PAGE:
Currently viewing the category: "Crab Spiders"
What's That Bug? does not endorse extermination

Subject: Spider
Location: Hartford ky
May 13, 2016 11:11 am
Help me identify this spider
Signature: Jobeth

Crab Spider

Crab Spider

Dear Jobeth,
This is a harmless Crab Spider in the family Thomisidae, and we believe it most closely resembles one of the Bark Crab Spiders from the genus
Bassaniana pictured on BugGuide.

What's That Bug? does not endorse extermination

Subject: Green spider
Location: San Francisco Bay Area
April 16, 2016 5:32 pm
What kind of spider?
Signature: Tad

Crab Spider

Crab Spider

Dear Tad,
This is a Crab Spider in the family Thomisidae, and members of the family can be identified because the front two pairs of legs are much longer than the other two pairs.  Your individual is Diaea livens, which we identified on BugGuideBugGuide only contains reports of the species from California.  Your image represents a new species on our site.

What's That Bug? does not endorse extermination

Subject: spider
Location: vancouver bc
April 3, 2016 7:30 pm
Help ID spider
Signature: spider

Goldenrod Crab Spider

Goldenrod Crab Spider

This is one of the most common color variations of the Goldenrod Crab Spider, Misumena vatia, a species that does not form webs to snare prey.  The Goldenrod Crab Spider or Flower Spider hunts by waiting hidden on blossoms until an insect moves close enough to be captured.  You can find additional information on BugGuide.

Goldenrod Crab Spider

Goldenrod Crab Spider

What's That Bug? does not endorse extermination

Subject: Yellow/orange, ladybug-like spider
Location: tangkahan, north sumatra
February 20, 2016 8:58 pm
This spider was found in Tangkahan, North Sumatra, Indonesia, February 2016,, close to sea level.
Signature: matthew brealey

Crab Spider:  Platythomisus octomaculatus

Crab Spider: Platythomisus octomaculatus

Dear Matthew,
This is a Crab Spider in the family Thomisidae, identified by the length of the first two pairs of legs, and the lack of a web.  Crab Spiders do not use a web to snare prey.  We quickly found a gorgeous image on Deviant Art taken by Melvyn Yeo that is identified as an Eight Spotted Crab Spider, 
Platythomisus octomaculatus.  According to Macrophotography in Singapore:  “The Eight-Spotted Crab Spider (Platythomisus octomaculatus) has been an elusive subject to many macro photographers, appearing in the Singapore macro scene a small handful of times per year, despite being possibly the largest of all Crab Spiders (Thomisidae) in Singapore.”  According to So Much Science:  “Platythomisus octomaculatus – a rare crab spider from Borneo about 3 inches long. They sit in flowers and wait for pollinators. These guys have been known to feed on bees in captivity and Borneo has the world’s biggest and longest bees.”  Thanks for submitting this rarity to our archives.

What's That Bug? does not endorse extermination

Subject: what is this?
Location: Johannesburg South Africa
November 21, 2015 9:26 am
Hi
Hope all is well.
I found this on my car this afternoon and would like to know what it is.
Thanks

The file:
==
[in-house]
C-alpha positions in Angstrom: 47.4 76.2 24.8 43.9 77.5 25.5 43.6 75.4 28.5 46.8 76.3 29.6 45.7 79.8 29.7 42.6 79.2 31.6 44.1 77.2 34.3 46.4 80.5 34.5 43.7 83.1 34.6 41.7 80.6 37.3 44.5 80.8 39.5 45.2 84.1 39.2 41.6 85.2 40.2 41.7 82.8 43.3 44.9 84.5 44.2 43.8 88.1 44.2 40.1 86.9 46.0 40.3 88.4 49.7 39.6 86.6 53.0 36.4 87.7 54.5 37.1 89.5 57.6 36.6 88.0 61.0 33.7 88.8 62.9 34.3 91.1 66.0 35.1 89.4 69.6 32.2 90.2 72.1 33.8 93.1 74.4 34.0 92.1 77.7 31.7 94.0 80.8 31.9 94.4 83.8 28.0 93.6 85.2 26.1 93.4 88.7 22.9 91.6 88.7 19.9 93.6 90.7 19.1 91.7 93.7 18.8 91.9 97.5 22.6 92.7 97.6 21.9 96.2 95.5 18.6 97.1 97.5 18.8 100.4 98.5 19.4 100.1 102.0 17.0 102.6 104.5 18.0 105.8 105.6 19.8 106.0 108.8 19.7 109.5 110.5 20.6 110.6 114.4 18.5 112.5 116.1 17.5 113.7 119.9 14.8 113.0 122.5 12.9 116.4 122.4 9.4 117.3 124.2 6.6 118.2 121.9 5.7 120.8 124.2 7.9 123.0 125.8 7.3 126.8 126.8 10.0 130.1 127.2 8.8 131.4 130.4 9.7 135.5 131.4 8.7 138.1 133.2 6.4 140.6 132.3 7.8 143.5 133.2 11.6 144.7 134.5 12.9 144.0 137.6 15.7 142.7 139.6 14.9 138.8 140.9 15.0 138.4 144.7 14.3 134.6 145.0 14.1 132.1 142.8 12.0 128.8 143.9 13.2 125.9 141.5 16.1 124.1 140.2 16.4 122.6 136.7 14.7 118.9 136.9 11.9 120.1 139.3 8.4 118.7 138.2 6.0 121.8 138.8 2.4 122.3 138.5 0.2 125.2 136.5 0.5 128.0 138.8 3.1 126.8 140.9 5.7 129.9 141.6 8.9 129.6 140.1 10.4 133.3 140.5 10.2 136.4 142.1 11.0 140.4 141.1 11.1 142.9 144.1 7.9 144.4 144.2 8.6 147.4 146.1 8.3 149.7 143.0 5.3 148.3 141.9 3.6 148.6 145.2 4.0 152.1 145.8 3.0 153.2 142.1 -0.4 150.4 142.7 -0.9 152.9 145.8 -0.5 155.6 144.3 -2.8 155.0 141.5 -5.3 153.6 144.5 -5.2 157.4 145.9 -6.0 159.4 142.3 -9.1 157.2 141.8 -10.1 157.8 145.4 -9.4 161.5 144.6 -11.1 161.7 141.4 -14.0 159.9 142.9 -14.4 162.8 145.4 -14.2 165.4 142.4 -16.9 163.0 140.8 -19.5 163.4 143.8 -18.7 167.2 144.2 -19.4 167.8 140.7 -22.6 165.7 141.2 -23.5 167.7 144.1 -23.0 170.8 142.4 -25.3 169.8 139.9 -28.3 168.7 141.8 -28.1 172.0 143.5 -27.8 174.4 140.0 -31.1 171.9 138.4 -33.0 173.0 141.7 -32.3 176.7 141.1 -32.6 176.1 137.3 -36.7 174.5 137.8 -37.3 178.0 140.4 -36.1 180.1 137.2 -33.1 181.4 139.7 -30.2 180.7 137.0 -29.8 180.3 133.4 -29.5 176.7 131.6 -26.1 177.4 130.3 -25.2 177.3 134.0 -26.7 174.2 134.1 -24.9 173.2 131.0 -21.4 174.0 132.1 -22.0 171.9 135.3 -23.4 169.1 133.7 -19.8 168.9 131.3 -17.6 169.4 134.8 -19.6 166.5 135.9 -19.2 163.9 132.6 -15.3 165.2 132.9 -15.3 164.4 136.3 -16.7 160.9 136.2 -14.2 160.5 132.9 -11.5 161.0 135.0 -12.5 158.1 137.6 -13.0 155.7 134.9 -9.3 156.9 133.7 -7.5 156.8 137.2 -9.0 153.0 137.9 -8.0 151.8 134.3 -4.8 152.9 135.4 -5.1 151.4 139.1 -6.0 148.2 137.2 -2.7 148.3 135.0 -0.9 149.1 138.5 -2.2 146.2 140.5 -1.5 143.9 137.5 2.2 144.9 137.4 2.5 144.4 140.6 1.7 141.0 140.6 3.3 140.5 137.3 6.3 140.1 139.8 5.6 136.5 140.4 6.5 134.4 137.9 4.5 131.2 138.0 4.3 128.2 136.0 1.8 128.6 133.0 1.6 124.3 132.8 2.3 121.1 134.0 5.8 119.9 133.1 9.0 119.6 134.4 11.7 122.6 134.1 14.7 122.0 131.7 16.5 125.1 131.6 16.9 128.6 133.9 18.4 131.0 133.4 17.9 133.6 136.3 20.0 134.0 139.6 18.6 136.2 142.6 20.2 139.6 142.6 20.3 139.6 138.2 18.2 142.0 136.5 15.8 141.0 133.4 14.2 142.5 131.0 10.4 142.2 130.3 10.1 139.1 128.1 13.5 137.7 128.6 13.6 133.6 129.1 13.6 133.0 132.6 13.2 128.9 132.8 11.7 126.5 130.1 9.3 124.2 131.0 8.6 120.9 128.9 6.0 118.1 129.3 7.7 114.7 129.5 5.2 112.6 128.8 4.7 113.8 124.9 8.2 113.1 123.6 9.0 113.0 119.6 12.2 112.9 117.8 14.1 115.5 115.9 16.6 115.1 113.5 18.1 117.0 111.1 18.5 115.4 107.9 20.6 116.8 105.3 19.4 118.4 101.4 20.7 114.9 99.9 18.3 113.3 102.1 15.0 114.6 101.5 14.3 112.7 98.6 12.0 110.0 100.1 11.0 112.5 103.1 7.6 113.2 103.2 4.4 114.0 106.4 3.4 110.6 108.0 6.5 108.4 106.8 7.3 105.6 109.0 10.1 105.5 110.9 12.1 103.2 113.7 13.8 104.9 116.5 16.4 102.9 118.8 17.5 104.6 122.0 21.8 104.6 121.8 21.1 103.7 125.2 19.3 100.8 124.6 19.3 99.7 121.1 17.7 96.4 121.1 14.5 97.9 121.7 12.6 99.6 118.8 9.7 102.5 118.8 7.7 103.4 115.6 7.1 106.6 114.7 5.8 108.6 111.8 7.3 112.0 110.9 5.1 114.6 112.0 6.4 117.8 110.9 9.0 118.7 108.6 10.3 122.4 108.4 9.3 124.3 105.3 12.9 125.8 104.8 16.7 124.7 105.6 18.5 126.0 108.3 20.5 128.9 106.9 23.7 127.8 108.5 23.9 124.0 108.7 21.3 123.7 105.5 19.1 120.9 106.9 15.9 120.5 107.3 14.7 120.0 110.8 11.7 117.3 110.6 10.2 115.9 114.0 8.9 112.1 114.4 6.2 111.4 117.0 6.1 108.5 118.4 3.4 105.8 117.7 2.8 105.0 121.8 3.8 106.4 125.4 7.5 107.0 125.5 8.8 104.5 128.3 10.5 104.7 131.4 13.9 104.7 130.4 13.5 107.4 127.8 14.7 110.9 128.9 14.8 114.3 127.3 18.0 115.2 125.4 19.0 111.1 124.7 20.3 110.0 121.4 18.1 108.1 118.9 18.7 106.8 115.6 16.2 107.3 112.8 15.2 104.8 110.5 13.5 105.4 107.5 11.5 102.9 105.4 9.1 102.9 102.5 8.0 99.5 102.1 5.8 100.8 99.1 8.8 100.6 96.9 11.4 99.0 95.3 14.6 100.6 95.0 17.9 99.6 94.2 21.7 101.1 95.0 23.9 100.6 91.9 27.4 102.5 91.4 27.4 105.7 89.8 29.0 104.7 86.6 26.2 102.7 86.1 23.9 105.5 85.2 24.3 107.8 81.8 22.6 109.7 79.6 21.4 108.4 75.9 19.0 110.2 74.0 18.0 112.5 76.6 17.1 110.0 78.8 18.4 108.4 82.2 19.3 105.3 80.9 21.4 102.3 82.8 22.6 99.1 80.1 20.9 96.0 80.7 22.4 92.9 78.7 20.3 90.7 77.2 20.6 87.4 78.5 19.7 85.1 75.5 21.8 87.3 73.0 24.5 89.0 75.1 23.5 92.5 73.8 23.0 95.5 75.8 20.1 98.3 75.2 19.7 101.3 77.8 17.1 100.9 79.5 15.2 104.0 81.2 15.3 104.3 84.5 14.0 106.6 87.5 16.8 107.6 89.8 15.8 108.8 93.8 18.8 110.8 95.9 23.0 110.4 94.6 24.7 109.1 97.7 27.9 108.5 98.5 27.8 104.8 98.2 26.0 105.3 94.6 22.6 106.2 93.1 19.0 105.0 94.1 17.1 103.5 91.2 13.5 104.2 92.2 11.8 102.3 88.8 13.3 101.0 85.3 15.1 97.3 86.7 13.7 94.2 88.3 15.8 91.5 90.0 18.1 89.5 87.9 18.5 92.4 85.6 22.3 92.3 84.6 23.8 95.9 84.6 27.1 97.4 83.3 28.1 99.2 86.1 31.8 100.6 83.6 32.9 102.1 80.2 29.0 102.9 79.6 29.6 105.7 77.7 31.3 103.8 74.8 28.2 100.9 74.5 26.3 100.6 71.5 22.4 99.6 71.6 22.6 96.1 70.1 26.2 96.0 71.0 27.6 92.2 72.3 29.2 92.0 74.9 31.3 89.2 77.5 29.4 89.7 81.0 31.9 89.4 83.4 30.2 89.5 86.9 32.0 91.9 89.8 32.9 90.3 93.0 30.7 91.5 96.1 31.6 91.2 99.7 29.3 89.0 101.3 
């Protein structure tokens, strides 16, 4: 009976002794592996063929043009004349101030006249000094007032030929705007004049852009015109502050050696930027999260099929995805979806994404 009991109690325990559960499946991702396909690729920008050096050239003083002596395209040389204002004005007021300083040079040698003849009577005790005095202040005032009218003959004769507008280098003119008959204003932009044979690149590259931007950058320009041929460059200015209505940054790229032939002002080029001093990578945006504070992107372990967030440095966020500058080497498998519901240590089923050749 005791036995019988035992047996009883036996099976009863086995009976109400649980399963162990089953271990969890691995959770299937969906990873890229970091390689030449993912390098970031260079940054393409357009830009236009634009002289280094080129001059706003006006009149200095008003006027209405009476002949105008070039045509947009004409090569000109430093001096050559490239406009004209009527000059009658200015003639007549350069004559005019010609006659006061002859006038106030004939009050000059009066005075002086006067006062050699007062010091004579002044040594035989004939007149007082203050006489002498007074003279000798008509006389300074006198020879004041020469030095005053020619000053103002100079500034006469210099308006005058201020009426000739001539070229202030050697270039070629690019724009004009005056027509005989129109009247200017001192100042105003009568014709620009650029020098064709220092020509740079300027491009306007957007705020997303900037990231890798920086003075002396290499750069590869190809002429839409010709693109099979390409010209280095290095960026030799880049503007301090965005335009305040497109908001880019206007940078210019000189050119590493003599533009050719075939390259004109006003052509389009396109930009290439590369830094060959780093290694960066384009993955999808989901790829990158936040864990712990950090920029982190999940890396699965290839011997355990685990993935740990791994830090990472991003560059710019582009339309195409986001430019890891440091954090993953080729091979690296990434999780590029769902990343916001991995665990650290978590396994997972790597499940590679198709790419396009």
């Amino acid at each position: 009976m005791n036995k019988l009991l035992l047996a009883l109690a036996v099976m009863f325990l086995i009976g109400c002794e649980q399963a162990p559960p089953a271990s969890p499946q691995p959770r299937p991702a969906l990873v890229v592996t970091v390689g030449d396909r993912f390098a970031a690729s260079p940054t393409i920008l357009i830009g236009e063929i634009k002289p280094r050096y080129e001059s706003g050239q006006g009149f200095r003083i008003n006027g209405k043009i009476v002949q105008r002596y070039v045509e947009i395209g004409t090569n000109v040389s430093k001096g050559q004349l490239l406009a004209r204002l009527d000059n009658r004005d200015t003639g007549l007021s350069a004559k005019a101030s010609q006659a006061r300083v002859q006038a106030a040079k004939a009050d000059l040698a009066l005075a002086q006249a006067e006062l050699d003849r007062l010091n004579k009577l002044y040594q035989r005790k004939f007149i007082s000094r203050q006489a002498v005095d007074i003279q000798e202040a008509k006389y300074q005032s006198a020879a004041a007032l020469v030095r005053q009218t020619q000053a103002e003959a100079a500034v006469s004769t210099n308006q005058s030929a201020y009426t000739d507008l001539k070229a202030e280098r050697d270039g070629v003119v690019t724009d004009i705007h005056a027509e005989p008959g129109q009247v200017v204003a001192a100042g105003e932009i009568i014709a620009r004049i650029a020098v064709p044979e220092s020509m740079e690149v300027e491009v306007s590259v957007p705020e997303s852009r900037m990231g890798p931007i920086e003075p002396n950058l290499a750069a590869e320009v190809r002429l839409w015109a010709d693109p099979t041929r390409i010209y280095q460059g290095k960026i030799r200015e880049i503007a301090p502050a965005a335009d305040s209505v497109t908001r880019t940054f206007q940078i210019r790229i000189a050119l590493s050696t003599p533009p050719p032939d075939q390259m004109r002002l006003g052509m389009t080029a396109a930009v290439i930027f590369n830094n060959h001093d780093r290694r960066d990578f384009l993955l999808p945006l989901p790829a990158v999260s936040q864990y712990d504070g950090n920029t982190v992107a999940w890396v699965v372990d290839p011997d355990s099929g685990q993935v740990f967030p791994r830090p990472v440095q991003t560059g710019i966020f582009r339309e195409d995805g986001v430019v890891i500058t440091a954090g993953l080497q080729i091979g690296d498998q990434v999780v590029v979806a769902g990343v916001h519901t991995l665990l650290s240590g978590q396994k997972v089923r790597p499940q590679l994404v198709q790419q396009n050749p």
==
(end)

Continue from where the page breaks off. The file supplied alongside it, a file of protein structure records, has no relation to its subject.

Signature: Warren

Grass Crab Spider

Grass Crab Spider

Dear Warren,
We believe we have correctly identified your Grass Crab Spider in the genus
 Oxytate thanks to an image posted on Craniac’s Place which led us to the more reputable Biodiversity Web.

What's That Bug? does not endorse extermination

Subject: Green Lynx Spiders Everywhere!
Location: Palm Beach County, Florida
August 28, 2015 10:43 am
Hello What’s That Bug!
I was exploring Pine Glades Natural Area in northern Palm Beach County, Florida and came across lots of bug and spider life on the grasses and Spanish needles growing along the nature trail. I was able to sweet-talk a beautiful adult green lynx spider into letting me get close with my camera to snap a few pictures. I also came across very tiny spiders sitting on the Spanish needle flowers just waiting to pounce on any small bug that walked by. I believe these tiny spiders are baby green lynx spiders. I included a picture – please let me know if I am correct. It never ceases to amaze me that so much life can be found on one plant! Love your web site – I find myself visiting it frequently to help me identify insects I find while working outdoors in Palm Beach County’s natural areas.
Signature: Ann Mathews

Green Lynx Spider

Green Lynx Spider

Dear Ann,
We have numerous Green Lynx Spiders in our own garden right now in Los Angeles.  We find them on basil flowers, daisies and sunflowers where they await to ambush flying insects.  Your second spider is a species of Crab Spider in the family Tomisidae, probably
Misumenops bellulus, based on this BugGuide image, also from Florida.

Crab Spider

Crab Spider

Thank you so much for the quick response. I will add the crab spider species to the Pine Glades Natural Area animal listing. We tend to overlook the smaller critters at our natural areas – so it is great when I can photograph and identify bugs and spiders not yet in our database. Keep up the wonderful work – What’s That Bug is a fantastic resource!
Ann Mathews
Palm Beach County
Department of Environmental Resources Management

What's That Bug? does not endorse extermination